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Washtenaw Literacy Tutors and Learners Share Motivation

November 2, 2009

ANN ARBOR, Mich., Nov. 2 /PRNewswire/ — Washtenaw Literacy, a non-profit organization devoted to eradicating adult illiteracy, has the daily privilege of seeing real-life case studies that showcase the impact of literacy needs on everyday life. The demand for the free one-on-one tutoring programs that Washtenaw Literacy’s volunteer tutors provide is high. More tutors are needed. Please read the story of Esther and Veronica below and consider volunteering.

Esther Brunssen has been a Washtenaw Literacy English group tutor and a group coordinator prior to tutoring one-on-one. An emigrant from the Netherlands, Esther feels empathy for English learners and is enthusiastic about helping them achieve their learning goals.

This summer Esther began tutoring Veronica Miranda, an English learner through Washtenaw Literacy’s one-on-one tutoring program. A special education teacher, Veronica enjoyed teaching children with visual-impairments in Argentina. Veronica wished to pass the Test of English as a Foreign Language (TOEFL) with a high score in order to pursue teaching certification, social work or other studies at a Michigan college. Universities require this test of prospective foreign students. Learning about Veronica’s goal triggered Esther’s own desire to pursue higher studies.

Now, Esther and Veronica are preparing together to take the TOEFL exam. Esther says: “it’s so much better when we both do it than alone.” Both women negotiate child care issues in order to attend tutoring sessions, including Washtenaw Literacy’s ESL tutoring groups that offer specialized practice with TOEFL questions. “I appreciate the tutors more now,” mentions Esther, who is now attending as a learner.

Esther isn’t certain what she would like to study, but she is excited about the options that will be open to her once she passes the TOEFL test. “If I didn’t do it, I wouldn’t improve my English. It’s a challenge” says Esther.

For Veronica, having a tutor who is pursuing the same goal has been beneficial. “I feel that you understand me more,” she says to Esther. “I feel more motivated. My big problem with English is confidence. I feel very comfortable with her. She helps me a lot with English. I feel better.”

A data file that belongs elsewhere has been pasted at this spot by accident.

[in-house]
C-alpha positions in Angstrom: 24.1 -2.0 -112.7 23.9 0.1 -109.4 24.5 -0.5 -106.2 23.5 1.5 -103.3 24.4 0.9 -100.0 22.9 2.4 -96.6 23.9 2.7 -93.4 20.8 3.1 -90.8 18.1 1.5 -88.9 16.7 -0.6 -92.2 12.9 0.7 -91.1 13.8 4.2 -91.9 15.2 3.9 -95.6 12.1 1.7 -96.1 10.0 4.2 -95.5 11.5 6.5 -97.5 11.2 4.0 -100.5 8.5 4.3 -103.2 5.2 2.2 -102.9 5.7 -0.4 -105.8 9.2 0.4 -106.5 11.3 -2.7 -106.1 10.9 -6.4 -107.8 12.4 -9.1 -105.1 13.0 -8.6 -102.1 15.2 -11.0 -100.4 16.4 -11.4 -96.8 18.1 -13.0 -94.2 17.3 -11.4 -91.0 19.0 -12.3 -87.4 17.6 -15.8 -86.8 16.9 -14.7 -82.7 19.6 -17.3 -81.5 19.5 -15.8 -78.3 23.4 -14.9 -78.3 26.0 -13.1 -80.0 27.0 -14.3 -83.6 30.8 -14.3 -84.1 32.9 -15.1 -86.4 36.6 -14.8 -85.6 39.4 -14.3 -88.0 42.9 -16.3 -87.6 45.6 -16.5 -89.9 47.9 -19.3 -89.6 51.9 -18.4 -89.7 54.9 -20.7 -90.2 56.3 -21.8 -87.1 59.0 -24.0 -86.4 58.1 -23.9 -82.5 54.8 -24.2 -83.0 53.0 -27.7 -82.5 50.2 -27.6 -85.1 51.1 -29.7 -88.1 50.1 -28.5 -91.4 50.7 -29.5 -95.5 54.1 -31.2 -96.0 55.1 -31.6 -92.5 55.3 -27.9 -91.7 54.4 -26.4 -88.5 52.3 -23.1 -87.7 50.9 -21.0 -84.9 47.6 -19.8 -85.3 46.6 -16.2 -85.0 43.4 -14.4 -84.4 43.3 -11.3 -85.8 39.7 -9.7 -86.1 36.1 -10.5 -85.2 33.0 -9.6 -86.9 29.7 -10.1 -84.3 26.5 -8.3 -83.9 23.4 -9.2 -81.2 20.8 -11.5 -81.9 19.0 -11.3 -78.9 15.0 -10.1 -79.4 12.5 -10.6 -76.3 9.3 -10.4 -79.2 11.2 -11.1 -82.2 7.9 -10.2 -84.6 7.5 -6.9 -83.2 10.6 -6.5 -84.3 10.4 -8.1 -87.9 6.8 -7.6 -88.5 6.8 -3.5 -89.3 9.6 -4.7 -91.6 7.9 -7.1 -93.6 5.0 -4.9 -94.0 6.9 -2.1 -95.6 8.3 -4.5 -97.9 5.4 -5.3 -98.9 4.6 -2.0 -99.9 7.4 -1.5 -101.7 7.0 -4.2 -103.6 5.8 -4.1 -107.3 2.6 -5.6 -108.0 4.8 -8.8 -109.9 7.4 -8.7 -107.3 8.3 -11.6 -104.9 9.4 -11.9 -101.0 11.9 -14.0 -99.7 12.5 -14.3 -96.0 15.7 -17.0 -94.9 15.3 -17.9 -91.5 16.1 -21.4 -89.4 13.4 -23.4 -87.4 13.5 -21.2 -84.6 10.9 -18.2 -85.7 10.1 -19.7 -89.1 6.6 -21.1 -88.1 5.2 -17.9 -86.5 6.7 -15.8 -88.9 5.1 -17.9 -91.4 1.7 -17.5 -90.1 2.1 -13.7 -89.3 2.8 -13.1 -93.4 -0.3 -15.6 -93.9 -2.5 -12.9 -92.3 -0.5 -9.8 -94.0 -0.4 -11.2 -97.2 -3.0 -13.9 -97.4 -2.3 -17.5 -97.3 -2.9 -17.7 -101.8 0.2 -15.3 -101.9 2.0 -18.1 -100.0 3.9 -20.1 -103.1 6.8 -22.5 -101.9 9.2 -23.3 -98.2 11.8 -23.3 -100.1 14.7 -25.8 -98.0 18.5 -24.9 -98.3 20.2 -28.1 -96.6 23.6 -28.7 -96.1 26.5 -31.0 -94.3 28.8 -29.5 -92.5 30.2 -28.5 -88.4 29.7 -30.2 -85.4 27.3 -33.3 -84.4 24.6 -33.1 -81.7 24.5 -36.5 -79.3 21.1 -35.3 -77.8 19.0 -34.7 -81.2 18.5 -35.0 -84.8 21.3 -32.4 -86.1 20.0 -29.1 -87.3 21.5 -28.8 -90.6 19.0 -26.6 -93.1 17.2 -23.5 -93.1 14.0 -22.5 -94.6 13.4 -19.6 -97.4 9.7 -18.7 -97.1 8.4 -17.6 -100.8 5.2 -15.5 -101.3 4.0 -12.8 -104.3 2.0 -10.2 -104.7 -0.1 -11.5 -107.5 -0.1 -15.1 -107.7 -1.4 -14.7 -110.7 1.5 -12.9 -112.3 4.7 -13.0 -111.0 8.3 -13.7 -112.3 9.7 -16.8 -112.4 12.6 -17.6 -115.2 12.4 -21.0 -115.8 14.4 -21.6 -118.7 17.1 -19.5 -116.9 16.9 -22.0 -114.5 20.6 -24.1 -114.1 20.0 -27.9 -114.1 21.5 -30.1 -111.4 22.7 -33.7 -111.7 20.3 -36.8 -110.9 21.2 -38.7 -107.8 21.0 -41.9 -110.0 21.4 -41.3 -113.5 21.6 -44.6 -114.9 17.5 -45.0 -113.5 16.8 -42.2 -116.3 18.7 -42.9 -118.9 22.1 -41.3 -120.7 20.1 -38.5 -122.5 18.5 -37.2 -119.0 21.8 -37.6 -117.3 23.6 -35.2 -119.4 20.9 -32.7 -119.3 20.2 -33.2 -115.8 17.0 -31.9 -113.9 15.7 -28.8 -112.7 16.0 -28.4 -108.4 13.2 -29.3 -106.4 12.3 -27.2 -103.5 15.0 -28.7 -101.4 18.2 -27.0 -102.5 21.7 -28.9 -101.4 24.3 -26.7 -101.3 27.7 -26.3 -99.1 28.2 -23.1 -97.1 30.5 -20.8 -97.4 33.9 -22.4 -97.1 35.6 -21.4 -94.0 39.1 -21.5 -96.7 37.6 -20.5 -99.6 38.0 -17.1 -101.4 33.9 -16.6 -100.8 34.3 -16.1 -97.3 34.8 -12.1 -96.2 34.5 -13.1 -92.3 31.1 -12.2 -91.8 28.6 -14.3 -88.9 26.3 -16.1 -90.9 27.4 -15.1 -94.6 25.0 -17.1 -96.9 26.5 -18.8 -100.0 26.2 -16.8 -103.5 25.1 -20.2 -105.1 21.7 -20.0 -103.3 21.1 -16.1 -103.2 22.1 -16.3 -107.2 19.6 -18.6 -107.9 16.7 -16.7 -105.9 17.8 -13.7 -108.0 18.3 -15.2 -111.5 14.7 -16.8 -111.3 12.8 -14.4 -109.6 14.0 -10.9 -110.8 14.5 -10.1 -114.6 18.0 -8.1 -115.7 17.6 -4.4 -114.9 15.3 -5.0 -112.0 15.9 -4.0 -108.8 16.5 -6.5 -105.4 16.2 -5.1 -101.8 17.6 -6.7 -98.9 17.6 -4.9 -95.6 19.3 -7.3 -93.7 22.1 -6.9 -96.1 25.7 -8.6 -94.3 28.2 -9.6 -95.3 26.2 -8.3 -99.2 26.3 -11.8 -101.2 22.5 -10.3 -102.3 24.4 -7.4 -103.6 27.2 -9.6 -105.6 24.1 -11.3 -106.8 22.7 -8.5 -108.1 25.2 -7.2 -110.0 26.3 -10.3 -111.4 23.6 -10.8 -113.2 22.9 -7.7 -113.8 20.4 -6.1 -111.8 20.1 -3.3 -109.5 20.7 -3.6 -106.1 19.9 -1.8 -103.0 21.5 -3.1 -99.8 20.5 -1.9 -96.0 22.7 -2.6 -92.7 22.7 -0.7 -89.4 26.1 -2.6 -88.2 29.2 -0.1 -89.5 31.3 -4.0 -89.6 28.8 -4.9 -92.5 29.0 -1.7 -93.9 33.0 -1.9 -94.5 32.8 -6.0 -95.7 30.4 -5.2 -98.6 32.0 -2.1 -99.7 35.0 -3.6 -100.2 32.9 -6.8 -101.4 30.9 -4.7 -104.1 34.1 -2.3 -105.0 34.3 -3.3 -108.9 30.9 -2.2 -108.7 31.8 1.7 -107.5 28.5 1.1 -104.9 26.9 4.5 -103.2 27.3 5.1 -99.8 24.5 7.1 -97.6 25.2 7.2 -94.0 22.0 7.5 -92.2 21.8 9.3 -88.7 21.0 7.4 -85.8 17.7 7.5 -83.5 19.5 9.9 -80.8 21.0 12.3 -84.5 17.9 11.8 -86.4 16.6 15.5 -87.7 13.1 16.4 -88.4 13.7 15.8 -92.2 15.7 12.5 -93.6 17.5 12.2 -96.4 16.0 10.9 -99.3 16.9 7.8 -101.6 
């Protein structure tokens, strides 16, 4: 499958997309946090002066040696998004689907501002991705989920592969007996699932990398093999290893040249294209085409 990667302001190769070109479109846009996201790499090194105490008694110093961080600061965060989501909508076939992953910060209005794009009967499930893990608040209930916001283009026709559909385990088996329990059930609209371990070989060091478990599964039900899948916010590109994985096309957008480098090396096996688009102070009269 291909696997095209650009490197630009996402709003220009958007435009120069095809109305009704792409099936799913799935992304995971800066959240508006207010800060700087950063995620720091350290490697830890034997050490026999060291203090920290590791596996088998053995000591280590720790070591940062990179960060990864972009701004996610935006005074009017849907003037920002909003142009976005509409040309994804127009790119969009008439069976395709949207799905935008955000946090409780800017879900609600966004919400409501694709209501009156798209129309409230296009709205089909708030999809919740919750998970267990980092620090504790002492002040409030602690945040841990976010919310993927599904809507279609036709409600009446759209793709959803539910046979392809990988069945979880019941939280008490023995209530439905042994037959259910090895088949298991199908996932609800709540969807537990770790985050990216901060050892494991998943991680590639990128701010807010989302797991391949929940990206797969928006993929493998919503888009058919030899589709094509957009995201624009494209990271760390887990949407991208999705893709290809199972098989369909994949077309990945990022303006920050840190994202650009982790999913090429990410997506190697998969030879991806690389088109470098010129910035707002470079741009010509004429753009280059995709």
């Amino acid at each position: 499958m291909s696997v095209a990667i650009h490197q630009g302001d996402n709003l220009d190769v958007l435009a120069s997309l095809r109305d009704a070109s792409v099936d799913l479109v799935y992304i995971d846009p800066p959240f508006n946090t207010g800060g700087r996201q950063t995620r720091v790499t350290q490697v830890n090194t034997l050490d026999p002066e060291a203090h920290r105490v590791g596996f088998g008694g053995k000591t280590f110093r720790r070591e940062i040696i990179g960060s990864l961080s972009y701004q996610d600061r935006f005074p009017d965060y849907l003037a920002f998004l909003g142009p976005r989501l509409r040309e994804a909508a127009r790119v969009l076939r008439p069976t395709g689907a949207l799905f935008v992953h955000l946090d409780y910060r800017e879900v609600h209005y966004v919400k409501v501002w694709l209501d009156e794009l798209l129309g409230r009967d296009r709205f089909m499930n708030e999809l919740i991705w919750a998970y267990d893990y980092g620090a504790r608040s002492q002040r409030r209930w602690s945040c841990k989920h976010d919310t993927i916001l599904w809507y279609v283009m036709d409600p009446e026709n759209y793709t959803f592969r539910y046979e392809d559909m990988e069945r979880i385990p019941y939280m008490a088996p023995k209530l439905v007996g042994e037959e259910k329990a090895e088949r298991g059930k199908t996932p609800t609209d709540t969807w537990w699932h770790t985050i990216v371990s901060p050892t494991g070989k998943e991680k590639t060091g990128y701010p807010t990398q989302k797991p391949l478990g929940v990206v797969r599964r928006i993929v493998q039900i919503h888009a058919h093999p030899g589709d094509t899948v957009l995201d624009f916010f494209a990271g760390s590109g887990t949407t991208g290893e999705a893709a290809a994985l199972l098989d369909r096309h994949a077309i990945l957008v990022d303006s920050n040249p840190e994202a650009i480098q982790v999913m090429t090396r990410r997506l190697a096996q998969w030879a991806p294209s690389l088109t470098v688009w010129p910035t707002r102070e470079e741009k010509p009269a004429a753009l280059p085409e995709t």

Washtenaw Literacy Executive Director Amy Goodman sums it up, “We see the difference that improved reading and communication skills can make. In this economy, it is more important than ever that we do everything we can to give people their best chance at success. To do that, we need help. Please consider becoming a volunteer.”

For questions about the training, tutoring programs and to register for a volunteer orientation, contact Washtenaw Literacy today: 734-879-1320, info@washtenawliteracy.org. Corporations can also get involved. Ask us about our Brown Bag programs.

About Washtenaw Literacy

Washtenaw Literacy’s purpose is straightforward: we help adults change their lives through literacy. Our organization has over 35 years experience in helping men and women improve their reading, writing and English as a second language skills.

Our core program is one-on-one tutoring. This is the approach our first volunteer tutors used in 1971. The reason we still use it today is because it works. Over 90% of adults in our one-on-one tutoring program reach one or more of their goals. Part of this success stems from our “designer tutor” approach. We train each of our volunteer tutors to plan lessons according to the learner’s strengths, needs and goals. Adult learners in our program are motivated because they are setting, and meeting, their own standards for success.

This focus on individual goals makes our program unique in the county. Washtenaw Literacy is a critical part of our community’s educational continuum. Someday we hope to have no need for our services. Until then, we’ll support our volunteer tutors as they help low-literate men and women improve their skills and their lives.

SOURCE Washtenaw Literacy


Source: newswire



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